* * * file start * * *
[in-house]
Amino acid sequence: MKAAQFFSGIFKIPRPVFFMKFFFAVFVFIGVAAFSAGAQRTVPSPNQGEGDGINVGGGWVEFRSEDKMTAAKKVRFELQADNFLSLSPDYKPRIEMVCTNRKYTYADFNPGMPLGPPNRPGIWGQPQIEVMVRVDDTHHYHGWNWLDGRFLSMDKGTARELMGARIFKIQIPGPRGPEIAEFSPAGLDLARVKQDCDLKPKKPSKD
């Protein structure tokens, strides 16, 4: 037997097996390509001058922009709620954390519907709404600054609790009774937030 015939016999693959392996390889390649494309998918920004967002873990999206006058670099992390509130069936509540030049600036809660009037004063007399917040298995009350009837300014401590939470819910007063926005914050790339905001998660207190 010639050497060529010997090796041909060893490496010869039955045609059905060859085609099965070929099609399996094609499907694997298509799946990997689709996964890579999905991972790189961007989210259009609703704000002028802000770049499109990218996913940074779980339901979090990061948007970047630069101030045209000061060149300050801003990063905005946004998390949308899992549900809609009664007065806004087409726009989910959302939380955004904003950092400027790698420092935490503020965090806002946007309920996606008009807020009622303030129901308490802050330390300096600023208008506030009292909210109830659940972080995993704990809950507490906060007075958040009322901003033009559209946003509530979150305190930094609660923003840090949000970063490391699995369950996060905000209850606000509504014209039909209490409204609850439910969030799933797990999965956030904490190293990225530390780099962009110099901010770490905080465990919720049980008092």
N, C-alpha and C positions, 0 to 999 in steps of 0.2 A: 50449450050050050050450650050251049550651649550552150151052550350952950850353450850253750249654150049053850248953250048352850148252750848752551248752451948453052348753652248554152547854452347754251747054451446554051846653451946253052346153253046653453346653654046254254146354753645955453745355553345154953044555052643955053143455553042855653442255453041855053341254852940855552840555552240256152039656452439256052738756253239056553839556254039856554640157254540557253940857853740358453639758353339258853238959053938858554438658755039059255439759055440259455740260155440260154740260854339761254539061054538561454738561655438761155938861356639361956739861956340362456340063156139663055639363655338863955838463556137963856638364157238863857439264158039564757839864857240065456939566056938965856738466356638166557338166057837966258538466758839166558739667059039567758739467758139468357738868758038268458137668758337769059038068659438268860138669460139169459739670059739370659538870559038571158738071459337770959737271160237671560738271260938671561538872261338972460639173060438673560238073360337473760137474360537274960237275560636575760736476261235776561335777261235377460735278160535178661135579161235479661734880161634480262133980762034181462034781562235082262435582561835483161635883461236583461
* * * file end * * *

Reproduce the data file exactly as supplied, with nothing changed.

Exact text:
[in-house]
Amino acid sequence: MKAAQFFSGIFKIPRPVFFMKFFFAVFVFIGVAAFSAGAQRTVPSPNQGEGDGINVGGGWVEFRSEDKMTAAKKVRFELQADNFLSLSPDYKPRIEMVCTNRKYTYADFNPGMPLGPPNRPGIWGQPQIEVMVRVDDTHHYHGWNWLDGRFLSMDKGTARELMGARIFKIQIPGPRGPEIAEFSPAGLDLARVKQDCDLKPKKPSKD
């Protein structure tokens, strides 16, 4: 037997097996390509001058922009709620954390519907709404600054609790009774937030 015939016999693959392996390889390649494309998918920004967002873990999206006058670099992390509130069936509540030049600036809660009037004063007399917040298995009350009837300014401590939470819910007063926005914050790339905001998660207190 010639050497060529010997090796041909060893490496010869039955045609059905060859085609099965070929099609399996094609499907694997298509799946990997689709996964890579999905991972790189961007989210259009609703704000002028802000770049499109990218996913940074779980339901979090990061948007970047630069101030045209000061060149300050801003990063905005946004998390949308899992549900809609009664007065806004087409726009989910959302939380955004904003950092400027790698420092935490503020965090806002946007309920996606008009807020009622303030129901308490802050330390300096600023208008506030009292909210109830659940972080995993704990809950507490906060007075958040009322901003033009559209946003509530979150305190930094609660923003840090949000970063490391699995369950996060905000209850606000509504014209039909209490409204609850439910969030799933797990999965956030904490190293990225530390780099962009110099901010770490905080465990919720049980008092």
N, C-alpha and C positions, 0 to 999 in steps of 0.2 A: 50449450050050050050450650050251049550651649550552150151052550350952950850353450850253750249654150049053850248953250048352850148252750848752551248752451948453052348753652248554152547854452347754251747054451446554051846653451946253052346153253046653453346653654046254254146354753645955453745355553345154953044555052643955053143455553042855653442255453041855053341254852940855552840555552240256152039656452439256052738756253239056553839556254039856554640157254540557253940857853740358453639758353339258853238959053938858554438658755039059255439759055440259455740260155440260154740260854339761254539061054538561454738561655438761155938861356639361956739861956340362456340063156139663055639363655338863955838463556137963856638364157238863857439264158039564757839864857240065456939566056938965856738466356638166557338166057837966258538466758839166558739667059039567758739467758139468357738868758038268458137668758337769059038068659438268860138669460139169459739670059739370659538870559038571158738071459337770959737271160237671560738271260938671561538872261338972460639173060438673560238073360337473760137474360537274960237275560636575760736476261235776561335777261235377460735278160535178661135579161235479661734880161634480262133980762034181462034781562235082262435582561835483161635883461236583461